The key ingredient in becoming culturally competent is to develop respectful relationships with students, parents and the community. It requires a positive attitude toward cultural differences and involves listening, observing and reflecting.
The National Quality Standard Professional Learning Program profiled an early learning organisation in rural Australia that embarked on an exercise to increase their cultural competence. In their staff profiles, they invited their team to share something important from their own family or cultural life. The profiles were displayed in the foyer and in student resources.
Almost immediately people recognised similarities and explored differences with others. It created opportunities for conversation – to listen, to learn and understand. In response, the families of the students voluntarily shared what was important to their families and cultures.
Enhancing cultural competence
While activities like these are a good short-cut to starting the conversation around cultural competence, they don’t provide a deep understanding of its importance in early years education. As policy catches up with research, educators are turning to professional development education to upgrade their qualifications.
Edith Cowan University’s (ECU) Master of Education (Early Childhood Education) is focussed on the latest developments in pedagogy and practice in early childhood education. Combining cultural competence with these methods gives children more than a sense of belonging – it takes the next steps in becoming, which leads to successful educational outcomes in young people before they transition to school.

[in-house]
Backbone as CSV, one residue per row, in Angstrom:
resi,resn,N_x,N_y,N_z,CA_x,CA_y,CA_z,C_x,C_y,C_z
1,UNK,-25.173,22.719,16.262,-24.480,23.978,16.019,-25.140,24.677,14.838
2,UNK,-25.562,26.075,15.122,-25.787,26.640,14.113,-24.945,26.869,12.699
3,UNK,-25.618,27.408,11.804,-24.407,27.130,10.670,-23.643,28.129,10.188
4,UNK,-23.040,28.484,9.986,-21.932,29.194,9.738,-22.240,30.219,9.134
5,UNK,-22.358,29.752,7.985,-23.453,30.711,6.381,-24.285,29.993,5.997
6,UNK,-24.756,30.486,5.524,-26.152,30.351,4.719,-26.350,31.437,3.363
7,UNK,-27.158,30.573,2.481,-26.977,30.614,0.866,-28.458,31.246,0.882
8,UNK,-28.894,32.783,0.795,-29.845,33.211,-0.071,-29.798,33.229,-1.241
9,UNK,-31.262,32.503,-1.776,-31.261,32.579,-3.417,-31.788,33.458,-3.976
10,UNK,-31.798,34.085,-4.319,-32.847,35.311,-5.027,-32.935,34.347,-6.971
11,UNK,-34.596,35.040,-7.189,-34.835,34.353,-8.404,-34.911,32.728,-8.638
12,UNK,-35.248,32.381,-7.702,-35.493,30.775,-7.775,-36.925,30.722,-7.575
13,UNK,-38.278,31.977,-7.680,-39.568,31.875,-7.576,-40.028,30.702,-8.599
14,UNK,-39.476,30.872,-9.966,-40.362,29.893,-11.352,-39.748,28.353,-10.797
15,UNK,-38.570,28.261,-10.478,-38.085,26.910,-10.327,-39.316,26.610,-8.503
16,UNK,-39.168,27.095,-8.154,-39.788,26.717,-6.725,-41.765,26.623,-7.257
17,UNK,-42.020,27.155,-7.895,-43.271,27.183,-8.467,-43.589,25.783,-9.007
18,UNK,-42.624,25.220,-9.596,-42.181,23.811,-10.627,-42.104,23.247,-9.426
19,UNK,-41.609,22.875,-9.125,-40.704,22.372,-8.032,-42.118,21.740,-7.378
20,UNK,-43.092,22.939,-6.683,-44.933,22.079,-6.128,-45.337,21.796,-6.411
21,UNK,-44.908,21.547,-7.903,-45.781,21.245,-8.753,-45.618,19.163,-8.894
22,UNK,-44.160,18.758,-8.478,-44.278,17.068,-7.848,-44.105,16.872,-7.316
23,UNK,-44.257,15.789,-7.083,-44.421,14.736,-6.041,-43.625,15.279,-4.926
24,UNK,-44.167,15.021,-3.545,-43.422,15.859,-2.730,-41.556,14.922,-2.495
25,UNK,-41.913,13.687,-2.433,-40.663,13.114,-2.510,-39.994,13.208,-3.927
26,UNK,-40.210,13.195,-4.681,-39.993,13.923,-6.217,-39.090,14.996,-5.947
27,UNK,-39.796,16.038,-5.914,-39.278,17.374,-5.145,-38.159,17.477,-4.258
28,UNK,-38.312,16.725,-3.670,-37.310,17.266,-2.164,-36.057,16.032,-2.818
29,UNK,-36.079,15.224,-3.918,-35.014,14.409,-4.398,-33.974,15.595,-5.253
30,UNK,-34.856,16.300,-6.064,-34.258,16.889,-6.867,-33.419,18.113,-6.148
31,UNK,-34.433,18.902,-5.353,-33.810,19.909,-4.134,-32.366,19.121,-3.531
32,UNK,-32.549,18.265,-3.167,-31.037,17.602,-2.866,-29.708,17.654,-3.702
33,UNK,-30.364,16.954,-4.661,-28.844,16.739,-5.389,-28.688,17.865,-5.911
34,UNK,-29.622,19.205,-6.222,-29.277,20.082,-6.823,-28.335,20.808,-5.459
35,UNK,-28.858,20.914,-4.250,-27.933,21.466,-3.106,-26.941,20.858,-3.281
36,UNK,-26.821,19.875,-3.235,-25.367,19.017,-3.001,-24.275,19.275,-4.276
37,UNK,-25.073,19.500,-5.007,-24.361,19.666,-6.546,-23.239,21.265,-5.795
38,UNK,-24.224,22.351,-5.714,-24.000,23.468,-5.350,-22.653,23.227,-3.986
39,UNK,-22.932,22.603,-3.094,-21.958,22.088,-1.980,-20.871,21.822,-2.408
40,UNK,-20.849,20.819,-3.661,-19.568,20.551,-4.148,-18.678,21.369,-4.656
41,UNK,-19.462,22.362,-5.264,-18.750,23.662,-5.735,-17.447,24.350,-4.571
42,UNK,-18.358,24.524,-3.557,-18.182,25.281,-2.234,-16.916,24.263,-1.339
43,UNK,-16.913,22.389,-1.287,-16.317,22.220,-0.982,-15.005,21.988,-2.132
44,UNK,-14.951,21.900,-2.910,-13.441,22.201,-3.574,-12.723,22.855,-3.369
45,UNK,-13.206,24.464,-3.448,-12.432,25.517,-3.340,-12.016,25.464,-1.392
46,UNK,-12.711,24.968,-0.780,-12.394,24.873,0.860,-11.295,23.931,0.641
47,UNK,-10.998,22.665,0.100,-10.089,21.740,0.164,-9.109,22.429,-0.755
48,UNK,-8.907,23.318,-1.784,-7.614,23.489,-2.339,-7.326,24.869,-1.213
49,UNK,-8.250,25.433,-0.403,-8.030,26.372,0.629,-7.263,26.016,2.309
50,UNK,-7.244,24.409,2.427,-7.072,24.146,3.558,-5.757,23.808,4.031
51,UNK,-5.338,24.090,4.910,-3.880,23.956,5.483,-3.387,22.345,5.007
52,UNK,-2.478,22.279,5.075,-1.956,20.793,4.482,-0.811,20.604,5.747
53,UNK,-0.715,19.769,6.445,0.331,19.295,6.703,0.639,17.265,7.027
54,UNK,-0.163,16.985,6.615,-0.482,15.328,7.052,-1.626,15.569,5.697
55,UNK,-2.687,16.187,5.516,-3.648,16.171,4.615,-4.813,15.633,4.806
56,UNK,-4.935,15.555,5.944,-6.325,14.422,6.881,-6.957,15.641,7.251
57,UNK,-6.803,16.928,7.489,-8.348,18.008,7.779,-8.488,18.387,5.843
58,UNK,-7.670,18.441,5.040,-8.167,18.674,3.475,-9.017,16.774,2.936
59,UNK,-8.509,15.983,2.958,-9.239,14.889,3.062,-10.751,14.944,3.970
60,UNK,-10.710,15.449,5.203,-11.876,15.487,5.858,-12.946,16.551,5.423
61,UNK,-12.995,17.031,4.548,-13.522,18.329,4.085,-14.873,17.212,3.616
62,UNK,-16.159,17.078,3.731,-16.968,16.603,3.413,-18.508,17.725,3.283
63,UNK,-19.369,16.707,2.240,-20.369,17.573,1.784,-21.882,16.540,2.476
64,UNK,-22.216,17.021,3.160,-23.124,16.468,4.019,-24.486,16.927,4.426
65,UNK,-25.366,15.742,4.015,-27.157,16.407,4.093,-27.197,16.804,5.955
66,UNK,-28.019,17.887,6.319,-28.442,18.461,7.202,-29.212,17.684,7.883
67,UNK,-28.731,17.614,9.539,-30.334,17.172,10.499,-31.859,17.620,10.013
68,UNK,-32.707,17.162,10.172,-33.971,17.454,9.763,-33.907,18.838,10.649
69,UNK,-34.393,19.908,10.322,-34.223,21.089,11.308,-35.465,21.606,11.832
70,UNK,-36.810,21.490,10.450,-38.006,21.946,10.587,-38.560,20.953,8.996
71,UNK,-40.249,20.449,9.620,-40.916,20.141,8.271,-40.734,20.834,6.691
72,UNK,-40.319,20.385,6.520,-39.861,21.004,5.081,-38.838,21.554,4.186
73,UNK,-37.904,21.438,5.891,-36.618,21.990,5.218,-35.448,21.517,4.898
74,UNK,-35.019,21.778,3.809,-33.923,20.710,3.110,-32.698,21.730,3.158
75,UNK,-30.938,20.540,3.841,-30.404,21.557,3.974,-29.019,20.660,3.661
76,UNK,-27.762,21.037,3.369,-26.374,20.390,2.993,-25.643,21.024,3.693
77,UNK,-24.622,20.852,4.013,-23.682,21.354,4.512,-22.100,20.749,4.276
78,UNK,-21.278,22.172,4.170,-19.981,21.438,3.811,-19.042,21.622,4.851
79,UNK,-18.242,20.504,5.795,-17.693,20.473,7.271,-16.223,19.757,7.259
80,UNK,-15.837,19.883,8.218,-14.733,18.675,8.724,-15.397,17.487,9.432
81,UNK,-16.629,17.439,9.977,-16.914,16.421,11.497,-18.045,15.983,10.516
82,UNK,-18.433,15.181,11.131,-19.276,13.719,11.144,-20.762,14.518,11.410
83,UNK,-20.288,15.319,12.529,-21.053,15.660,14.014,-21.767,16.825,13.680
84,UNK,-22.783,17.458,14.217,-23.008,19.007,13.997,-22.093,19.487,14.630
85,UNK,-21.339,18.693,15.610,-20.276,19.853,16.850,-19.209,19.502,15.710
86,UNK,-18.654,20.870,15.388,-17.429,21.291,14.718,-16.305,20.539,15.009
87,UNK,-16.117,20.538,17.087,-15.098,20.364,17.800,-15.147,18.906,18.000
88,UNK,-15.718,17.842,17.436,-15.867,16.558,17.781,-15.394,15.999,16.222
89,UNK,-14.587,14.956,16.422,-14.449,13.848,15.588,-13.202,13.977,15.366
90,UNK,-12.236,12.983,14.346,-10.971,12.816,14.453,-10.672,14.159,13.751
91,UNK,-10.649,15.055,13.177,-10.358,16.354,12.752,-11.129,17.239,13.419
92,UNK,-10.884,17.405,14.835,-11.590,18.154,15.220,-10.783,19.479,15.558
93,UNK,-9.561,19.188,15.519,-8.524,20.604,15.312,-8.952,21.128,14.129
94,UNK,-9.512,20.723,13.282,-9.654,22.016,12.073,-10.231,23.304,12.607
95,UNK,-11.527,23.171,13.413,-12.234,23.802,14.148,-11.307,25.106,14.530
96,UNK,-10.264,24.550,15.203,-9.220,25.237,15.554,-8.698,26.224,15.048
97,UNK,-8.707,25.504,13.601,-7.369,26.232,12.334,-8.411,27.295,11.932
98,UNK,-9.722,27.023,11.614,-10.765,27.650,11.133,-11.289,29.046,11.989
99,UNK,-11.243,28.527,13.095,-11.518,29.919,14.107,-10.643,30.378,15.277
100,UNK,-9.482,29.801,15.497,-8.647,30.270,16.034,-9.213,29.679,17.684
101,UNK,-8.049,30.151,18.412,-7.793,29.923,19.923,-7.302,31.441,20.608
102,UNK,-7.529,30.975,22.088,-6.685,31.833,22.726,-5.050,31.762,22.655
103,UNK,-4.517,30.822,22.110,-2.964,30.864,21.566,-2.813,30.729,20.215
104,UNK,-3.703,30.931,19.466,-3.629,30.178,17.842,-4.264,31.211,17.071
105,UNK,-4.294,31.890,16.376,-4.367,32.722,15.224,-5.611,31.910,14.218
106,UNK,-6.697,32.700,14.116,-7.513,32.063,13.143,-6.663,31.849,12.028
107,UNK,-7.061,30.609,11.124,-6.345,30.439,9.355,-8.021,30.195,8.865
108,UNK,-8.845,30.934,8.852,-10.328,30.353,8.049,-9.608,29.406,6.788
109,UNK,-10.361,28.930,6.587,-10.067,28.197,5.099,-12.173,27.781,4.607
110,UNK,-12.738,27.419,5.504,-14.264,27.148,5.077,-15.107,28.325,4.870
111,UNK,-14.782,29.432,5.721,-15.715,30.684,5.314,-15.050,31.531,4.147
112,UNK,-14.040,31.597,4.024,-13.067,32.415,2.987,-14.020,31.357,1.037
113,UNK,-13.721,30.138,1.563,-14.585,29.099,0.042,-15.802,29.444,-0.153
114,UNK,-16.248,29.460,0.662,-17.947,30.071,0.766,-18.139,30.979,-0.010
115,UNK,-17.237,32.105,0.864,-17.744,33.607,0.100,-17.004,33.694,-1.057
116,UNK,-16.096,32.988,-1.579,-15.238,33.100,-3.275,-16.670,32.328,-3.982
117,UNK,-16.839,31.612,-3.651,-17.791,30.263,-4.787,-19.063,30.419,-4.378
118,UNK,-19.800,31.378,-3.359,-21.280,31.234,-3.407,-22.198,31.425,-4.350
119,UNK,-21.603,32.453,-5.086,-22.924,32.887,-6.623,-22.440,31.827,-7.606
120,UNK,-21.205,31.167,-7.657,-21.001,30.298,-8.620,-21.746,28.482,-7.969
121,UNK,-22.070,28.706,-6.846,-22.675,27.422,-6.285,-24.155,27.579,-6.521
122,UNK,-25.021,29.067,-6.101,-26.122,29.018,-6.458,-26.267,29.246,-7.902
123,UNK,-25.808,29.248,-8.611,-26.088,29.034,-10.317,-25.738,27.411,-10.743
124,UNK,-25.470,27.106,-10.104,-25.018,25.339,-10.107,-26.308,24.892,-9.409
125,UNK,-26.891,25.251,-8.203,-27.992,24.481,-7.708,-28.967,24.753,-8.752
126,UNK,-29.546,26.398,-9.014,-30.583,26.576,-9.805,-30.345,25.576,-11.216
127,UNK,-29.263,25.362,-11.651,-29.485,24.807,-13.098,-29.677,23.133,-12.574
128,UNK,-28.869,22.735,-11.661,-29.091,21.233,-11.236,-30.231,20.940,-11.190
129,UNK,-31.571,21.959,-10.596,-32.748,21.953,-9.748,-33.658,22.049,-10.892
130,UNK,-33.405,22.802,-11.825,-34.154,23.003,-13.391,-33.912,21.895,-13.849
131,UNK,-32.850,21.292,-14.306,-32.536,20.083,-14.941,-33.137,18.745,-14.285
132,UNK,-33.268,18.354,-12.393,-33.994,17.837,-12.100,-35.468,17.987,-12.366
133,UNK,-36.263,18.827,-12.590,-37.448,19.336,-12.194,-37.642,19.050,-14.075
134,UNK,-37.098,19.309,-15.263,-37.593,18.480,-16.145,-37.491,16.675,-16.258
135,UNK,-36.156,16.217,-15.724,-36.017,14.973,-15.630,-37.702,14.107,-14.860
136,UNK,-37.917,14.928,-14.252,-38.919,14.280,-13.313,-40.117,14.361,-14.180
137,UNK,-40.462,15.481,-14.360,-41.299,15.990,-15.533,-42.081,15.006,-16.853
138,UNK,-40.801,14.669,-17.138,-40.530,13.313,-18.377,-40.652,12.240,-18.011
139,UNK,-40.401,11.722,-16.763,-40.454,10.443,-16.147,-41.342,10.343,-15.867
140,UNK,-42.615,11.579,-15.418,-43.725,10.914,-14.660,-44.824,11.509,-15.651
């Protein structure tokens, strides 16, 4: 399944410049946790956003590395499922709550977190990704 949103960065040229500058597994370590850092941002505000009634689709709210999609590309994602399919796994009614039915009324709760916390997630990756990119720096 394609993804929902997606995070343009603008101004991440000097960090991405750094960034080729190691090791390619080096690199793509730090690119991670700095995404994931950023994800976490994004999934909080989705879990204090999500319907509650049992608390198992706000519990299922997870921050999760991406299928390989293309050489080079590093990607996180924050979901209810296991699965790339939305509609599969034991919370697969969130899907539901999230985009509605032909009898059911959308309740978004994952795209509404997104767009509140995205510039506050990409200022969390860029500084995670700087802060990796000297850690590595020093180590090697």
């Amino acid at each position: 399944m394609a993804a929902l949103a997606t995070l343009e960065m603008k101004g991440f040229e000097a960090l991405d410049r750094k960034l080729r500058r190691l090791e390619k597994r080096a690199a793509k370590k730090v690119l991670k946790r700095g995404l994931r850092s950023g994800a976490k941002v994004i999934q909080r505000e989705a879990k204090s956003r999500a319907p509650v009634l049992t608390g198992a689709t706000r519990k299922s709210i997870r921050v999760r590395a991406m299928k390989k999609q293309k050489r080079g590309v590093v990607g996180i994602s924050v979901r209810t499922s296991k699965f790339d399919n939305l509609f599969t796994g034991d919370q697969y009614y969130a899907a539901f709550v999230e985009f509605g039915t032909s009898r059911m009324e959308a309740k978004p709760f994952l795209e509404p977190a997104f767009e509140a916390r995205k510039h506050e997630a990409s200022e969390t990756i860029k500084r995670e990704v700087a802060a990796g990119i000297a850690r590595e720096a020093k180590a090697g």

The NQF is world-leading policy and a great leap forward for early years education in Australia. ECU’s Master of Education examines the impact that policies and legislative reforms like these have on early childhood education. You’ll develop a thorough understanding of these reforms and contemporary issues in early childhood.
ECU recognises the need for leadership in this space. You’ll evaluate the importance of leadership and evidence-based research when it comes to making changes in early years education. Then, with a thorough understanding of the research and the skills to lead in challenging contexts, you’ll be ready to take up the baton and lead the change in early childhood policy.
Cultural competence takes time to develop and requires effective reflection to identify and implement opportunities. The Master of Education gives you the opportunity to critically analyse issues of quality in early childhood models of curriculum. These critical analysis skills will be invaluable in future reflection as you review changes in pedagogy, practice and your own educational environment.
ECU’s Master of Education (Early Childhood Education) is a 100% online course that is accelerated to enable you to complete your studies in 16 months. You can study at a time, location and pace that is comfortable for you. You’ll have access to an active community of fellow students online who are as passionate about early years education as you are. And you can continue working throughout your studies, giving you the opportunity to apply your learnings immediately.
Find out more about the online Master of Education (Early Childhood Education) at ECU.